By Katrina Liu

“Inspire and be inspired.”

It’s a quote I’ve lived by for most of my teenage years. I’ve been lucky to be surrounded by people who have done wonderful things, including my parents, who are the embodiment of success born from sacrifice; my friends, whose bright ideas and perspectives; my brother, who is so incredibly driven and hardworking (but I’ll never say that to his face) and countless other individuals. 

Since coming to college, I’ve met people who have impacted me in one way or another —  whether it be former classmates I wave to on Commonwealth Ave., or friends who have seen me at my best and worst. Hearing about people’s backgrounds and their perspectives on different aspects of life is extremely rewarding, and also proves the true diversity of a student body.

It’s nice to connect with people over similar experiences, but I’ve come to realize that it’s even better to talk to people who don’t agree with you or to people who haven’t gone through the same things you have. Listening carefully when someone explains why they disagree with us may be the best way to learn and to widen our perspectives; those conversations with people who aren’t like you and who haven’t gone through the same things as you are valuable in the sense that it transforms you into a well-rounded person.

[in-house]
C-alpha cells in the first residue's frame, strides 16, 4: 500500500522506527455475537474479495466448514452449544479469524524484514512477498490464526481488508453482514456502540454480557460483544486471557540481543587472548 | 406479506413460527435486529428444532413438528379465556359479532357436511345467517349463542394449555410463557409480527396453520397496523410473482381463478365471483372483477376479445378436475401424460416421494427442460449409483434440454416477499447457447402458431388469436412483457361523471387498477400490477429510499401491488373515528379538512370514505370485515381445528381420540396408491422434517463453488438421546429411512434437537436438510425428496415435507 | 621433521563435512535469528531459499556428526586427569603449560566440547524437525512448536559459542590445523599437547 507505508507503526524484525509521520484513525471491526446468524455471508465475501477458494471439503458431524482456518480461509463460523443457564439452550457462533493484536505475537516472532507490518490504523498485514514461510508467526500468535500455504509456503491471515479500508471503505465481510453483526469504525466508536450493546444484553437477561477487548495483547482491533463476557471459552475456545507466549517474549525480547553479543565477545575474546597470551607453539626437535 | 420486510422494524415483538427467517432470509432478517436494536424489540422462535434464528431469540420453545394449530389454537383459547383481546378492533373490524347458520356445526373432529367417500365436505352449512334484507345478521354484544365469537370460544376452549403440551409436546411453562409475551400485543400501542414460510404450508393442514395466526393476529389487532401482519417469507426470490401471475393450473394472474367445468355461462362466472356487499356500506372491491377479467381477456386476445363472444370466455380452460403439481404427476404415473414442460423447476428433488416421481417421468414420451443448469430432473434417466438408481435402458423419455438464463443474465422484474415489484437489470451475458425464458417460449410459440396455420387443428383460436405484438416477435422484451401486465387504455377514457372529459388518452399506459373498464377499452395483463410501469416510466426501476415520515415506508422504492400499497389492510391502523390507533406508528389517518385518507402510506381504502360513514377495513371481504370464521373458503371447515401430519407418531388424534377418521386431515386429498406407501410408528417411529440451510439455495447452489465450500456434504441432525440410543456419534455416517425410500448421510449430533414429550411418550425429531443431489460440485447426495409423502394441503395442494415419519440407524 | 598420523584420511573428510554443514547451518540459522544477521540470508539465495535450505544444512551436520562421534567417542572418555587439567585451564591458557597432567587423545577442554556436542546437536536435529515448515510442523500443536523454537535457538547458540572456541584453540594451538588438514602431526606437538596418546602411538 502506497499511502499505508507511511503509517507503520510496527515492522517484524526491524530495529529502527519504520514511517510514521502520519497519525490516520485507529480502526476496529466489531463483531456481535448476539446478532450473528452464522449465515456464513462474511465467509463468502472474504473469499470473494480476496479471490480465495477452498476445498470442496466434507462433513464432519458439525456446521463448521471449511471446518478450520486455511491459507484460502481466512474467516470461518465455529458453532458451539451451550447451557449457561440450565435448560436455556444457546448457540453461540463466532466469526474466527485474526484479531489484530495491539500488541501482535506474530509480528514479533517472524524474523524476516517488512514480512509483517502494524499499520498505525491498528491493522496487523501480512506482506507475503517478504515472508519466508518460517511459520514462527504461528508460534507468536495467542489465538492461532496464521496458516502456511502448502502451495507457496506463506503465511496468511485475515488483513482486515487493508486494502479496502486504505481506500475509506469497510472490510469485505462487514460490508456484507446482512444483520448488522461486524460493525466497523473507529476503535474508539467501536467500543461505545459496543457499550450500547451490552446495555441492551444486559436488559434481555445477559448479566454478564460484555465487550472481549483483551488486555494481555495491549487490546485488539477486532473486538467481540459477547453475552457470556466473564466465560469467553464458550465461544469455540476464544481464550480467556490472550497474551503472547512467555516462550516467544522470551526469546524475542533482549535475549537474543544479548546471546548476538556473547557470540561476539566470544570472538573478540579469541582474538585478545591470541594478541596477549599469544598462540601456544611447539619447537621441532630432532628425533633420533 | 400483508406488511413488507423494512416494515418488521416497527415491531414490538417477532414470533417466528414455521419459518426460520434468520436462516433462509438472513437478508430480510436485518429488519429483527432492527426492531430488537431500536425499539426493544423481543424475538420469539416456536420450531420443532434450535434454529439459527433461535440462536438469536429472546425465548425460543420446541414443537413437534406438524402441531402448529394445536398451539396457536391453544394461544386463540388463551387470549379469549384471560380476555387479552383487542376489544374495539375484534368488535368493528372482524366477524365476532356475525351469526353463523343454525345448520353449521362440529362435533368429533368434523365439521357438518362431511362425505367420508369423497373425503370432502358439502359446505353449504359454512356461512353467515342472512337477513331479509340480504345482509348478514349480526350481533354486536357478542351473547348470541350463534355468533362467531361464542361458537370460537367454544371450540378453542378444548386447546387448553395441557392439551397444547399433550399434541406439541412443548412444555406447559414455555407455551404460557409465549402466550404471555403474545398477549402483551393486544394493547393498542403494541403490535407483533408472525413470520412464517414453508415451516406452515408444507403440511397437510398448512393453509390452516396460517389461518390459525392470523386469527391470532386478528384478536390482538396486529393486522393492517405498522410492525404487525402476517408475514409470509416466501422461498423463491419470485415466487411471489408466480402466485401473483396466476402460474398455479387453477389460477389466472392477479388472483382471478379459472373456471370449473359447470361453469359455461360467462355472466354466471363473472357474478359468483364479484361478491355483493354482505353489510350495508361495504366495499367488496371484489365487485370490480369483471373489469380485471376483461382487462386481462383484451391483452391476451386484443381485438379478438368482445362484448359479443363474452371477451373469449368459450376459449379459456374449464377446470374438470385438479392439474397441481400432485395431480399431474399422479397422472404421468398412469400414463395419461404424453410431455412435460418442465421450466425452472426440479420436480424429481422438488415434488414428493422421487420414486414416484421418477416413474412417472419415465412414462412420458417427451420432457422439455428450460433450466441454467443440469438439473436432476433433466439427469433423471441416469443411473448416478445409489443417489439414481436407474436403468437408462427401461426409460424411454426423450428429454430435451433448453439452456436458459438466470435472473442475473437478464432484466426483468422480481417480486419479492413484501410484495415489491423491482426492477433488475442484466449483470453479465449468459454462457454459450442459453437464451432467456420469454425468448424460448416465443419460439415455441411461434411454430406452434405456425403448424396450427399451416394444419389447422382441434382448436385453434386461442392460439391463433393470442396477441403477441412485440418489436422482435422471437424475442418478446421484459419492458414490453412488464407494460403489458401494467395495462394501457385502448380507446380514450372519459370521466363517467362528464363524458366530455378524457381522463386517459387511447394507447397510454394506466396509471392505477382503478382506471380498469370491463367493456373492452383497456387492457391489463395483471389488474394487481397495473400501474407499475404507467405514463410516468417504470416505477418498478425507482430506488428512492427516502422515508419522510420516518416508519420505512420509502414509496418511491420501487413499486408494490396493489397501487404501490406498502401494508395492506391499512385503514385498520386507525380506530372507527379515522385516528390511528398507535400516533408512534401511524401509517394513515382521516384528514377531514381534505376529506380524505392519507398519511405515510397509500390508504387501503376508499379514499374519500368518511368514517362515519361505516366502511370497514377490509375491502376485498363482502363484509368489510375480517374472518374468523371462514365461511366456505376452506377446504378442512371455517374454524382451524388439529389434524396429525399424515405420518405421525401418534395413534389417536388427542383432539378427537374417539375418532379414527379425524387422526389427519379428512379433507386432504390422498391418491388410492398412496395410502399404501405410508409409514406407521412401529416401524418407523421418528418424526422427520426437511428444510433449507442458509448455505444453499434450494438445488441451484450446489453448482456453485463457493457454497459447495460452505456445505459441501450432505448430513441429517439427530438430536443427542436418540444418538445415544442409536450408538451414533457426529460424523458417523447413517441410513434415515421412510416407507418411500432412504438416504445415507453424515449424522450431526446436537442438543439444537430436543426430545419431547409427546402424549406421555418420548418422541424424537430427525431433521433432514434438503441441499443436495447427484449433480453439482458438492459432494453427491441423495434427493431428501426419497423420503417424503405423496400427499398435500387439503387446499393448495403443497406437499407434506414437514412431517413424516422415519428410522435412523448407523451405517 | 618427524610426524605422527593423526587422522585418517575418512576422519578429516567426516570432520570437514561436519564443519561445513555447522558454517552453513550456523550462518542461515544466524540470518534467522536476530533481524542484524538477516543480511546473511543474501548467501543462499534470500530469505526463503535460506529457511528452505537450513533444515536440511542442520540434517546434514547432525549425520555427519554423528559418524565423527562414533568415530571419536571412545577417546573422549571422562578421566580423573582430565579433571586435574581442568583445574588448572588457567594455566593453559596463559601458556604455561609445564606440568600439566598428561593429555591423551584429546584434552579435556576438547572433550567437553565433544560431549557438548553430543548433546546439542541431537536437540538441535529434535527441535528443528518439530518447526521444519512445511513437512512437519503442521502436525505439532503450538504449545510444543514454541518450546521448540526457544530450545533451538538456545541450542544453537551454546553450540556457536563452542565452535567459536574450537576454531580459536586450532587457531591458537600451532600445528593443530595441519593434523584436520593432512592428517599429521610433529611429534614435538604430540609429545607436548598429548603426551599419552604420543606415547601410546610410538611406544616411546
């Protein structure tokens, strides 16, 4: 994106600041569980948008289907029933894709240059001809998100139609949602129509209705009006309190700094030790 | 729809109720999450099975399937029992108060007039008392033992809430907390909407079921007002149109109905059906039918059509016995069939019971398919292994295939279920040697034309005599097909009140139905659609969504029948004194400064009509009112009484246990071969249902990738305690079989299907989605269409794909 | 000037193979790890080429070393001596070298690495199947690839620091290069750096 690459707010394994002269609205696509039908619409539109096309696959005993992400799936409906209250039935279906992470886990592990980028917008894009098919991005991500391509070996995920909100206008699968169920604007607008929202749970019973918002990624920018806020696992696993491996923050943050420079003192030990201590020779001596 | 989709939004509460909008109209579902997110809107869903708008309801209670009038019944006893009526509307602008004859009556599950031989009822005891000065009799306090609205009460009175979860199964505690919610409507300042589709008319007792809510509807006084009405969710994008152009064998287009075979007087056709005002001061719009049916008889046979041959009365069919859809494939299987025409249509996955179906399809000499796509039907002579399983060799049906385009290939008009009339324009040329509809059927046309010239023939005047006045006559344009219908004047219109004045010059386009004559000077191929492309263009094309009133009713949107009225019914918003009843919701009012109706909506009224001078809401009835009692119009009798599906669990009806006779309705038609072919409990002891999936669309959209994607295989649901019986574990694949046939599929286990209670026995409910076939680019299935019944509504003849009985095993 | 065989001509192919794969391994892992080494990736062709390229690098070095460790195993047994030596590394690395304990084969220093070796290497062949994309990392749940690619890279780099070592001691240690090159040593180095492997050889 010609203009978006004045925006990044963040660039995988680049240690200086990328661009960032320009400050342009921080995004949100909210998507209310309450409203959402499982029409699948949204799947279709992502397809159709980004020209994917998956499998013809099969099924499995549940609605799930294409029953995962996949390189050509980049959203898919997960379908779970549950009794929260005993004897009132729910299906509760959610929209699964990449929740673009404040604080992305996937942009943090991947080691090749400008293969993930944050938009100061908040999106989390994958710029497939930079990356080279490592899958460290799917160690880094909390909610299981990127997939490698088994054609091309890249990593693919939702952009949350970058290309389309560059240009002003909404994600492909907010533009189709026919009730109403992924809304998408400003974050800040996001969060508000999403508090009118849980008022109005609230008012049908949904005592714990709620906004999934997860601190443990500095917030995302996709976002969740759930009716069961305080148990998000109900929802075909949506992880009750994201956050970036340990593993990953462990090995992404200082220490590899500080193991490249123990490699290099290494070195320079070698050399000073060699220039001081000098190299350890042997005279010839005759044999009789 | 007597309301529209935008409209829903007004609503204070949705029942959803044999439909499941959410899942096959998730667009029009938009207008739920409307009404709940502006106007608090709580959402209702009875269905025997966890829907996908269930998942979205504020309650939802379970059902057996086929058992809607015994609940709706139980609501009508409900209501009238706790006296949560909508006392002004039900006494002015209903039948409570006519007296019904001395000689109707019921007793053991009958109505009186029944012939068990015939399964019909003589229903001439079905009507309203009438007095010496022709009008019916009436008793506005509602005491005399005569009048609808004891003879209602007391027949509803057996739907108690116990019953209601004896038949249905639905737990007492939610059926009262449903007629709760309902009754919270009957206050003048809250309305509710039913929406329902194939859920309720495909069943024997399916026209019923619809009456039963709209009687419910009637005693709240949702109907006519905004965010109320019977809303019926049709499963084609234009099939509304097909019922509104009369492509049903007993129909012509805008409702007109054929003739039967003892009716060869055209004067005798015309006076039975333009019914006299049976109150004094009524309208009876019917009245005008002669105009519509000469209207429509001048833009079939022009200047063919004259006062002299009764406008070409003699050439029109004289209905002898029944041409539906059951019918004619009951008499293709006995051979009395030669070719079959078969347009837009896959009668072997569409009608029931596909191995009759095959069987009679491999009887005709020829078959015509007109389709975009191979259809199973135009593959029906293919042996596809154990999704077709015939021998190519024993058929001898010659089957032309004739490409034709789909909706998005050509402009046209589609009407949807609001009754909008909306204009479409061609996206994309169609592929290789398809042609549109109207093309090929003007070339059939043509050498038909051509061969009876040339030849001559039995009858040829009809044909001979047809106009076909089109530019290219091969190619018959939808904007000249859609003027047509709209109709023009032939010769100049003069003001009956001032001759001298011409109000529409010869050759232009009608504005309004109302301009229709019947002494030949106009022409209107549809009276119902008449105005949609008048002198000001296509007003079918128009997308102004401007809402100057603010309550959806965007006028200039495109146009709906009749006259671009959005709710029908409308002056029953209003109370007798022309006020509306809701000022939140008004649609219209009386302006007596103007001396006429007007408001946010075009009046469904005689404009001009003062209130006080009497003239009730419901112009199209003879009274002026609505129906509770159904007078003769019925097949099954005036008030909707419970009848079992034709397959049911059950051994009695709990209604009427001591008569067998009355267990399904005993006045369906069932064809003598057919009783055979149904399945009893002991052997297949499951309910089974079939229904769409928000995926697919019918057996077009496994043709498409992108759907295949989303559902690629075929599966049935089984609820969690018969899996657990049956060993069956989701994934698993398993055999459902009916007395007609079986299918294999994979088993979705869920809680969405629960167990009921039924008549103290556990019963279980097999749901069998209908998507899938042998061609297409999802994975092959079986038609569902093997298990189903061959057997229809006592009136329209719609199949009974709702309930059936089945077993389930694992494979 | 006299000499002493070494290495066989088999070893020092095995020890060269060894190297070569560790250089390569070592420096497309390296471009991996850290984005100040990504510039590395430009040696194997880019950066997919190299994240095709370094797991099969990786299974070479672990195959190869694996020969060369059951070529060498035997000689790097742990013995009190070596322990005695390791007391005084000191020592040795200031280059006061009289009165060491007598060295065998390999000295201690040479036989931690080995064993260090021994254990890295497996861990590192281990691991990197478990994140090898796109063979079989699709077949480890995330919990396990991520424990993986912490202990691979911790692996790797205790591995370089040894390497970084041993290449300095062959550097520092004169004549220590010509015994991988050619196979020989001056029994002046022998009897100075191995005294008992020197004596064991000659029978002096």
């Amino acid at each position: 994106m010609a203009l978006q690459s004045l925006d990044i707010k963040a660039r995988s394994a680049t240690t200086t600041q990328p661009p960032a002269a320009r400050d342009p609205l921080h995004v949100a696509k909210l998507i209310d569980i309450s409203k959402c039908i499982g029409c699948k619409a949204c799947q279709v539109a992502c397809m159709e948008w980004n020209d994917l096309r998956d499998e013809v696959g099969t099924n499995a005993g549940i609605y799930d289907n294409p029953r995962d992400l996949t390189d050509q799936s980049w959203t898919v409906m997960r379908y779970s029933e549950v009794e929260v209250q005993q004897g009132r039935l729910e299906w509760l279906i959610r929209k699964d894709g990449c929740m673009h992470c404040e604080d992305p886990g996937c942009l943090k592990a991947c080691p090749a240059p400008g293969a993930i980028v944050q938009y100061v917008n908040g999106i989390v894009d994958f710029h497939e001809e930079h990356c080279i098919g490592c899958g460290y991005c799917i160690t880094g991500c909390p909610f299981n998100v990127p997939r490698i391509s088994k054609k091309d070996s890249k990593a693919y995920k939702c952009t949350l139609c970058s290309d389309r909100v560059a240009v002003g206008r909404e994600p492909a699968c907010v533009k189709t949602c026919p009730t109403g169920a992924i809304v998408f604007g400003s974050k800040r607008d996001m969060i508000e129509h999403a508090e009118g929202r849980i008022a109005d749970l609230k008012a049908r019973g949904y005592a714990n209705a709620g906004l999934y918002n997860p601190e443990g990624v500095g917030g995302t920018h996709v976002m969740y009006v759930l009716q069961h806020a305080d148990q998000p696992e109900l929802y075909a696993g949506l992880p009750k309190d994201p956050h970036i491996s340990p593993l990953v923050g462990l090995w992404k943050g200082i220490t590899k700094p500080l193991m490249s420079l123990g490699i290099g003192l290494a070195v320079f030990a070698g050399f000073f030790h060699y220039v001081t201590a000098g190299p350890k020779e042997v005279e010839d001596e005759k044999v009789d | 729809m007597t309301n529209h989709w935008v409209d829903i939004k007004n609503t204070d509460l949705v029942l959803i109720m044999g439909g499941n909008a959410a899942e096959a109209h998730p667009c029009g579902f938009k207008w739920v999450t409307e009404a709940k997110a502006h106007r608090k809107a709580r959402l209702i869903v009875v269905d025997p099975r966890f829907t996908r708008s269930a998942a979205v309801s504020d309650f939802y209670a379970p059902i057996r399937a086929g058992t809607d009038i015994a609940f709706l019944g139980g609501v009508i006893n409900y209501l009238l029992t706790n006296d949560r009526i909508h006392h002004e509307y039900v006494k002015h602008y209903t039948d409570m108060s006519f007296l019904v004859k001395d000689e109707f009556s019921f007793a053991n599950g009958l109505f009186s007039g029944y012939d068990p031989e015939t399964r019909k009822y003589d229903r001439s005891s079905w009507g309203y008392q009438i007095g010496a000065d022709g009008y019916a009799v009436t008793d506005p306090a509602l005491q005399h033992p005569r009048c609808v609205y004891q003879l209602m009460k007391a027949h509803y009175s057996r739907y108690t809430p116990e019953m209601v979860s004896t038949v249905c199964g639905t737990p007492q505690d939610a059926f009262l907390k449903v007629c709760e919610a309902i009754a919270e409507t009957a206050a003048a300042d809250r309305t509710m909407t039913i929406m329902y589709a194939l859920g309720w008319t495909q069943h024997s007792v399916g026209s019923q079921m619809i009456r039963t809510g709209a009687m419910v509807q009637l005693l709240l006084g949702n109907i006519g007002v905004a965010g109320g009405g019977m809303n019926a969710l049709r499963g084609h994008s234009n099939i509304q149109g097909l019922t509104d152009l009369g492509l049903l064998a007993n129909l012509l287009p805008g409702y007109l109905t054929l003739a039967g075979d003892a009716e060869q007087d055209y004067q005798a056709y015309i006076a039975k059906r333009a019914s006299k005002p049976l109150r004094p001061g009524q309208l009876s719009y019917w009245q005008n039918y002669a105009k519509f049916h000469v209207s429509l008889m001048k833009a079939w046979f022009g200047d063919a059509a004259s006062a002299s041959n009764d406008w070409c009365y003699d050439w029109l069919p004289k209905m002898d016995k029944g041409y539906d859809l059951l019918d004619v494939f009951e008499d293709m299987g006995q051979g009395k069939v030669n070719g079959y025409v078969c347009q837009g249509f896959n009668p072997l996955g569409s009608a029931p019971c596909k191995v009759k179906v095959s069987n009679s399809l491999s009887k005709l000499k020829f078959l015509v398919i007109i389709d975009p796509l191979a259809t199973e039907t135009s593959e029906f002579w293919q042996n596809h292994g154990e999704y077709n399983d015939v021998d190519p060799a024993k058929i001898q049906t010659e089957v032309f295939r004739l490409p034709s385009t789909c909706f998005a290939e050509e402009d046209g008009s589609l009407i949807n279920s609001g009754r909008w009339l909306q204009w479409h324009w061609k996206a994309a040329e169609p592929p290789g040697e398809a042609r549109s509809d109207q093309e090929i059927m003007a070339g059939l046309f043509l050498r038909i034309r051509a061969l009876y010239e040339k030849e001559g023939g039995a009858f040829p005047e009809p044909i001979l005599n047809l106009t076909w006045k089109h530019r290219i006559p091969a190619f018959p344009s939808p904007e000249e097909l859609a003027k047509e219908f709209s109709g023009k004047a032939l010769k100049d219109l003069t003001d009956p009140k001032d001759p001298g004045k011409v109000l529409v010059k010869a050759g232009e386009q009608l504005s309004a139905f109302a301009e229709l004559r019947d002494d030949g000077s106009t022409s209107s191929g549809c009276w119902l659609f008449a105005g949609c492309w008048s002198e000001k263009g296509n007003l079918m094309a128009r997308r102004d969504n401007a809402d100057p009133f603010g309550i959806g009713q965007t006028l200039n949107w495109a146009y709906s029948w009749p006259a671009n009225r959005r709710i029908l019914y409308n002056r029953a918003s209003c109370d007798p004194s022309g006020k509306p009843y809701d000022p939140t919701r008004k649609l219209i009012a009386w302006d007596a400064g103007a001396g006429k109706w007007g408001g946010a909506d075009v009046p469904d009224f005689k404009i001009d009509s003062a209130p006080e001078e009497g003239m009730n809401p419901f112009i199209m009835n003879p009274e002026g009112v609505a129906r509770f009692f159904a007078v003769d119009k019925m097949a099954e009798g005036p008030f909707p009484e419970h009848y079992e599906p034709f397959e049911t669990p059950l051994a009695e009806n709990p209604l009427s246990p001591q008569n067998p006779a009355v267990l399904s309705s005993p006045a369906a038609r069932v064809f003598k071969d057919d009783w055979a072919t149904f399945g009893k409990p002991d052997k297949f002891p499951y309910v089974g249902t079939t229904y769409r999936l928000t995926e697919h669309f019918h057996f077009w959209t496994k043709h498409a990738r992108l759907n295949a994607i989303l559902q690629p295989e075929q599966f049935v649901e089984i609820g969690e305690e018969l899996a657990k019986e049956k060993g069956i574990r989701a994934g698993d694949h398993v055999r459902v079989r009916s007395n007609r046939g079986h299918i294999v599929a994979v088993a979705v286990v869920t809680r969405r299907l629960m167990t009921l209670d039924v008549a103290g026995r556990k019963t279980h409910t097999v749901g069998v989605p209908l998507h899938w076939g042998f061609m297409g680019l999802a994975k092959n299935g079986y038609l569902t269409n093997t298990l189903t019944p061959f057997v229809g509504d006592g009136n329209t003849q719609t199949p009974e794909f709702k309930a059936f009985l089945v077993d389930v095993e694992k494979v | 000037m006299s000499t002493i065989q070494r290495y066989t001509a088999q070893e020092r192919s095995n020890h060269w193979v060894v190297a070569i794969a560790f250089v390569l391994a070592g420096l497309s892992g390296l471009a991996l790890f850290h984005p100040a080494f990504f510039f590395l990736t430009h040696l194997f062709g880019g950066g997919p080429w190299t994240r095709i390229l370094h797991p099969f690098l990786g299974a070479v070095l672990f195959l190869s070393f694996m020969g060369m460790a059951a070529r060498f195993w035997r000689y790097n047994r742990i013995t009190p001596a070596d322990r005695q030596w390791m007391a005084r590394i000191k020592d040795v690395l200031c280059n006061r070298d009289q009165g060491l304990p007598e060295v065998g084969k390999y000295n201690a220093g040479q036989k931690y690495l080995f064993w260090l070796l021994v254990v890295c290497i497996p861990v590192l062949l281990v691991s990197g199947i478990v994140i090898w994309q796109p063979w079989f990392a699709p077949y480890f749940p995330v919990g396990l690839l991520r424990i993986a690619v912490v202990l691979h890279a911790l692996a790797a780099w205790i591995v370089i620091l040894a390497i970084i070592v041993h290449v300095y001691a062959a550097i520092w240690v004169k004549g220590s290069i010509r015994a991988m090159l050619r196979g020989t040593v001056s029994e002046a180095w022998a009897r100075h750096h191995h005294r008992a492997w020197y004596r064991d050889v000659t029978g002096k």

Understanding other people’s life stories as well as offering your own is swapping knowledge. It’s beneficial to both people, and it establishes a sense of trust and connection. I find that I’ve learned the most about myself when I’m listening to other people talk about themselves. 

We’re not going to be in college forever, just like the people we love aren’t going to be here forever. It’s on us to be the messengers of knowledge in this world. We must take the things we learn from others, channel it into ourselves and then pass it onto future generations. In everything we do and in everything we say, we are imprinting something on others. It’s an extremely powerful concept and it’s our job, with our time here, to ensure that we leave the world a better place than it was when we first got here. 

So, I encourage you to listen to others. But really listen and reflect. At a university like Boston University, we should feel privileged to be around people who can offer such diverse perspectives. Take advantage of it. 

Listen, learn and pass it on.